The Act of Free Choice was thus completely undemocratic, a travesty of justice. To compound the crime, the UN itself was complicit in the Indonesians’ act of “deceit and theft”, bestowing upon it an air of legitimacy [ibid.]. The UN’s representative in attendance, Ortiz Sanz, despite blatant evidence of the illegality of the process, basically rubber-stamped the Indonesians’ actions (detailing only minor objections to the process in his report). Consequently the UN Secretary-General (U Thant) merely ‘noted’ that the Act had resulted in West New Guinea’s integration into the unitary Republic of Indonesia [ibid; UN General Assembly Resolution 2504 (XXIV).]. Papuan and external critics of the Act would come to refer to it as “an Act of No Choice” or “an Act Free of Choice” [Nonie Sharp, Review of RJ May, ‘Between Two Nations: The Indonesia-Papua New Guinea Border and West Papua Nationalism’, Journal of Polynesian Society, 97(3), Sept. 1988].

imageWith Indonesia making the outcome a fait accompli by force and the UN giving a half-hearted nod of approval, other countries such as Australia and the UK basically looked the other way. The Americans by 1969 were deeply embroiled in Vietnam and in the region were all about advancing the cause of anti-communism [‘Indonesian Army’, op.cit]. The integration outcome was seen as good for political stability and for business. Strongman Suharto and his New Order regime had the green light to apply an even firmer clamp on radicalism in West Irian. And the retention of a territory abundant with minerals, oil and timber by a friendly power open for business (especially American) was a status quo that suited Washington economically as well as politically.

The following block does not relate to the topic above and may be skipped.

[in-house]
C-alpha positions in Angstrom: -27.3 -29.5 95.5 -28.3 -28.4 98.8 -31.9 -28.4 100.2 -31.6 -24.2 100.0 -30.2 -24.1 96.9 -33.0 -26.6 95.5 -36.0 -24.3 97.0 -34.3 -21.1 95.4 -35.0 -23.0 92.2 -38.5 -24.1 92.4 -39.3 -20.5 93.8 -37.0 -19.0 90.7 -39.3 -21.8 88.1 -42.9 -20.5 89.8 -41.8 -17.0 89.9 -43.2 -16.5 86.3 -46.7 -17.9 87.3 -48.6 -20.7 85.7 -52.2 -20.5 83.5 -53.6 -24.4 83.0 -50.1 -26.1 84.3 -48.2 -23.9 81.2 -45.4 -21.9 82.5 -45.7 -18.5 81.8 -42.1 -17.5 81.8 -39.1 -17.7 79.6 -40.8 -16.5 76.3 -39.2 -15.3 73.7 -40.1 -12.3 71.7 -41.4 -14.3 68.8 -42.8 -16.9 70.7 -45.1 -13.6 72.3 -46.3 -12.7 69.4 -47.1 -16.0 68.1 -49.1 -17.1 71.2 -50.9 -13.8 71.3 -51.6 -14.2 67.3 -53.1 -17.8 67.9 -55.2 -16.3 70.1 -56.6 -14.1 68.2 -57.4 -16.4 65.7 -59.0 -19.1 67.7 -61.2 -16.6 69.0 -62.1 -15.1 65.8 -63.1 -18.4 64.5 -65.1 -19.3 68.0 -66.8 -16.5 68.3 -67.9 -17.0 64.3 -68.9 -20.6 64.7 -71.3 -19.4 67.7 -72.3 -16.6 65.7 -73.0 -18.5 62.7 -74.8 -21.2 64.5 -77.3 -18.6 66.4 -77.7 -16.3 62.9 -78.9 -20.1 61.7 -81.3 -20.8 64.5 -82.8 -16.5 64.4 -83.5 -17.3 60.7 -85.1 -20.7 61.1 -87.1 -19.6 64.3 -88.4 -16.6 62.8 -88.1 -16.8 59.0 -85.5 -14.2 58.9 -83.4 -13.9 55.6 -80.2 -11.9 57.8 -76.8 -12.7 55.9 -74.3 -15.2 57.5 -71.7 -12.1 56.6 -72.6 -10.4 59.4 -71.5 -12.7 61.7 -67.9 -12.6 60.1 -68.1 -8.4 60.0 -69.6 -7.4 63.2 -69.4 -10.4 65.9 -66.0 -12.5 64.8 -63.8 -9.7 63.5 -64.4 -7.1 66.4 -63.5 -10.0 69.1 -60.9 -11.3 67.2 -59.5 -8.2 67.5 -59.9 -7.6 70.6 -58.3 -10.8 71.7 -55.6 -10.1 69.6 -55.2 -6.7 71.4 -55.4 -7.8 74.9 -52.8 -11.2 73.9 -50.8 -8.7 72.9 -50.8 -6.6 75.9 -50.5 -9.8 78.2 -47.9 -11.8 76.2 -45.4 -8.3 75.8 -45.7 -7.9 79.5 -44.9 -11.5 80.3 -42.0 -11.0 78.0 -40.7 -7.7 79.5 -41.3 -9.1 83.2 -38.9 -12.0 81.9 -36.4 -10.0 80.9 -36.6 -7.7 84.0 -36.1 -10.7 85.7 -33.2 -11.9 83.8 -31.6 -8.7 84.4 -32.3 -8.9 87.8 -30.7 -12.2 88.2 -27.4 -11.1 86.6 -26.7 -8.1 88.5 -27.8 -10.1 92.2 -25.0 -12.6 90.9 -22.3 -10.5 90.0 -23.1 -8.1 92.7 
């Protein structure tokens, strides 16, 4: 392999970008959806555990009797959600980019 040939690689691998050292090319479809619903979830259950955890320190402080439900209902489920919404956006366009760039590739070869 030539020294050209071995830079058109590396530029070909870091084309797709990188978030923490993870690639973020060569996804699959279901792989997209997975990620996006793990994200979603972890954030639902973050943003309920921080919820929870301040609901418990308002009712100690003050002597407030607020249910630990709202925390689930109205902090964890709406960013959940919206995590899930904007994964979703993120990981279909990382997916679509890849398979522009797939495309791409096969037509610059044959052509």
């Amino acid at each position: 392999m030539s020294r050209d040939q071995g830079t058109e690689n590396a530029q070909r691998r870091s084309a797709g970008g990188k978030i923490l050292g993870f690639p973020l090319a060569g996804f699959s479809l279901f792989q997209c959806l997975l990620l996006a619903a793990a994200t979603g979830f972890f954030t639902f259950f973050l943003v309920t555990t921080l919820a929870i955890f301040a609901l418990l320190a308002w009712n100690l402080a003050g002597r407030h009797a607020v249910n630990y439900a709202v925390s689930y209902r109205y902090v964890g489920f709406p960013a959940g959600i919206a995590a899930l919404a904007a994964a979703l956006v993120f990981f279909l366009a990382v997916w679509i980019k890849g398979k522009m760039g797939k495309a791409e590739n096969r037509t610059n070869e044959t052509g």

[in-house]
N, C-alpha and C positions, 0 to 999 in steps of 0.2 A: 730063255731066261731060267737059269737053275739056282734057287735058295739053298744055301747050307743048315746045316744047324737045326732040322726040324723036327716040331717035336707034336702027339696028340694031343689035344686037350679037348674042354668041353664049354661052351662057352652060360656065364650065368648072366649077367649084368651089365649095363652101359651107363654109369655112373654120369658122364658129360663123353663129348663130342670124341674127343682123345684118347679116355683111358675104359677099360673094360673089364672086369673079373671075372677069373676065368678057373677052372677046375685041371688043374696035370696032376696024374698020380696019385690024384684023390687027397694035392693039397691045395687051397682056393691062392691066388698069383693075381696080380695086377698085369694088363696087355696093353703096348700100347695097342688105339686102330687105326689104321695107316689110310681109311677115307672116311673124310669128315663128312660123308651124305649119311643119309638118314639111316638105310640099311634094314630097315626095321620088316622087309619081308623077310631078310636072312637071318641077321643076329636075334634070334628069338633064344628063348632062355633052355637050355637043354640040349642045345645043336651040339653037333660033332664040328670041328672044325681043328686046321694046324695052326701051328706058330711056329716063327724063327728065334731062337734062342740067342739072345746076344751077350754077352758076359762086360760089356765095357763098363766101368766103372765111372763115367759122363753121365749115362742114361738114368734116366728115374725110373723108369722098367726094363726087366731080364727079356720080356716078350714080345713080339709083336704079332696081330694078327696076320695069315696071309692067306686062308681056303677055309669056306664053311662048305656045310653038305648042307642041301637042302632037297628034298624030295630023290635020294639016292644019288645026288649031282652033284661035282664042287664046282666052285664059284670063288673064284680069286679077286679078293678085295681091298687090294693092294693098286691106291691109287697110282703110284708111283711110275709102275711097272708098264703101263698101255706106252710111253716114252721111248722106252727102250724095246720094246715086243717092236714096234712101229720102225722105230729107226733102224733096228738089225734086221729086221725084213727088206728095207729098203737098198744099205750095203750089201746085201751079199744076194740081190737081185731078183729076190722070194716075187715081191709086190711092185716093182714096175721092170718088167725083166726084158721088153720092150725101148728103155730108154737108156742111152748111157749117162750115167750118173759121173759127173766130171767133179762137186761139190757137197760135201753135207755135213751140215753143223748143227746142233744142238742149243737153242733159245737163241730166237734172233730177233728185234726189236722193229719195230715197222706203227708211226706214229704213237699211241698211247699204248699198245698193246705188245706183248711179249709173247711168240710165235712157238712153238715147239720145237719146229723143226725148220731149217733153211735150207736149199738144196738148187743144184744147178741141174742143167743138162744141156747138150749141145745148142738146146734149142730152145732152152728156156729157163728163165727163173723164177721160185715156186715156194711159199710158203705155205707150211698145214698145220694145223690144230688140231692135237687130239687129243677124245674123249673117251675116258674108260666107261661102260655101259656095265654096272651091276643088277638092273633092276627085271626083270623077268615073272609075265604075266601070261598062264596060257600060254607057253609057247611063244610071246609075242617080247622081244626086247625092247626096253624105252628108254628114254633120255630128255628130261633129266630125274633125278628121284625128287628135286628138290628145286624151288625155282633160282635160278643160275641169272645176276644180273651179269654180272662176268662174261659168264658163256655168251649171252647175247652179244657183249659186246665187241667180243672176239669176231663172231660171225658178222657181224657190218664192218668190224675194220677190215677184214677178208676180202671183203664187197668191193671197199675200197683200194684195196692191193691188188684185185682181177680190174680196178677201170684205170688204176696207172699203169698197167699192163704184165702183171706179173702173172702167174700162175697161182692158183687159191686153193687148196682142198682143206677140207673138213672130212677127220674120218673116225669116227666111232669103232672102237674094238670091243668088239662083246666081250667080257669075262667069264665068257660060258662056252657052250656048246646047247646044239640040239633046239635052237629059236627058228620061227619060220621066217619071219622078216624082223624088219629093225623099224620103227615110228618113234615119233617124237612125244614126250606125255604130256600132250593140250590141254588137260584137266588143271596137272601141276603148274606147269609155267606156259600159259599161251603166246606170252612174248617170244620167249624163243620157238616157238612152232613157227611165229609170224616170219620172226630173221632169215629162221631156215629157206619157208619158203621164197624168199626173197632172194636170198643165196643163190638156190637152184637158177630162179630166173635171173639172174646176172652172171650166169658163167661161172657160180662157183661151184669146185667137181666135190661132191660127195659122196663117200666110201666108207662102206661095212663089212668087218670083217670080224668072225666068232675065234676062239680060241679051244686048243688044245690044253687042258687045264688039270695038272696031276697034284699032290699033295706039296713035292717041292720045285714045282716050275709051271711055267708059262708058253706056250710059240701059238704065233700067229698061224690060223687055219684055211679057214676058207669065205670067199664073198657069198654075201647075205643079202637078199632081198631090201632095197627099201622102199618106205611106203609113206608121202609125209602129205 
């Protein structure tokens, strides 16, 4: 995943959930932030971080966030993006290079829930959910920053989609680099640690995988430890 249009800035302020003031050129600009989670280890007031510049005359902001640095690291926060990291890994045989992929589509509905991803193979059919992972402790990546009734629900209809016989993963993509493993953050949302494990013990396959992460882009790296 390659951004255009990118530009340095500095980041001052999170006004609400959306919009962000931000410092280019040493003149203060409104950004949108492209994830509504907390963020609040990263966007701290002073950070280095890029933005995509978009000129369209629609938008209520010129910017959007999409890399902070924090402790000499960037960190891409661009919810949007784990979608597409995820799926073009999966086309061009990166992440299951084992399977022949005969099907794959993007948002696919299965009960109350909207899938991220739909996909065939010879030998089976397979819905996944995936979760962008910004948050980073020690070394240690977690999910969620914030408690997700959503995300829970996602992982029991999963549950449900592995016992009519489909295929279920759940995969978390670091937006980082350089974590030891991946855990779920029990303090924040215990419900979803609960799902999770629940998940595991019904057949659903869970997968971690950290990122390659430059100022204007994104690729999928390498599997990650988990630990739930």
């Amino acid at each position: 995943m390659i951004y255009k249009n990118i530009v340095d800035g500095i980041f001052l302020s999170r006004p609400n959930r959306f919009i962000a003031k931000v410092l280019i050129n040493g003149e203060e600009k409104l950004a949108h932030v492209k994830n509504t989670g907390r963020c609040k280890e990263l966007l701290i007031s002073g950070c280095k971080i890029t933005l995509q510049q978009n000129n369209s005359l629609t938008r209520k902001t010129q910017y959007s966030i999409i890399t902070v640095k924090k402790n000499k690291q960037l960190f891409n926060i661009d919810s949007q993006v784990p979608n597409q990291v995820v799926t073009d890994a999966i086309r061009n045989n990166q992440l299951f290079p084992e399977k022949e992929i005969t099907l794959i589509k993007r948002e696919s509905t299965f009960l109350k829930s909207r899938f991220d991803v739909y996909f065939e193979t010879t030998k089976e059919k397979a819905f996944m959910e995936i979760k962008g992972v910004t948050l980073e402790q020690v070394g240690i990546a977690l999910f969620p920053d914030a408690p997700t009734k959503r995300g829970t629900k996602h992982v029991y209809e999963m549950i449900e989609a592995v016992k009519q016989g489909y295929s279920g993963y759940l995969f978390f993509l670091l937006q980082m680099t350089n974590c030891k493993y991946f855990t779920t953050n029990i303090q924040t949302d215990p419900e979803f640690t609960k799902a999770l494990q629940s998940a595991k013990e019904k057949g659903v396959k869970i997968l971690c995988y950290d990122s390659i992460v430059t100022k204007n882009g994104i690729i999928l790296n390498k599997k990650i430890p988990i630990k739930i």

Malice in Tinseltown: Hollywood’s Role in the Cold War and the Spy Sub-genre

Cinema, Media & Communications, Society & Culture

Like the ‘Hot’ War (WWII) preceding it, the Cold War has always been fertile ground for the stuff of Hollywood drama. Right through the era the alleged plots of communists, whether identified explicitly or implicitly, provided inspiration for writers and directors of both film and television. The persona of the vilified communist agitator neatly slotted into the ‘bad guy’ role once occupied by the native American Indian in Westerns, particularly conveniently so at a time when the Western was starting to lose its mass entertainment appeal on cinema and TV screens.

‘The Avengers’: Gentlemen’s bowler hats & sexy black leatherwear
In the political aftermath of the Second World War the USA and the USSR found themselves locked into an international power struggle for global supremacy with the capitalist system pitted against the communist one, culturally as well as militarily and economically. In the prevailing atmosphere of tension and mutual distrust, espionage and counterintelligence flourished. Inevitably the new international “spy game” found its way on to the pages of novels, comic books and into films and television. In the 1960s the interest in the espionage/sabotage dimension of the Cold War escalated into a “spy craze” on both the big and the small screens. On television two successful British spy series, Danger Man and The Avengers❈, both preceded the first film of the cinematic espionage game-breaker, the James Bond series.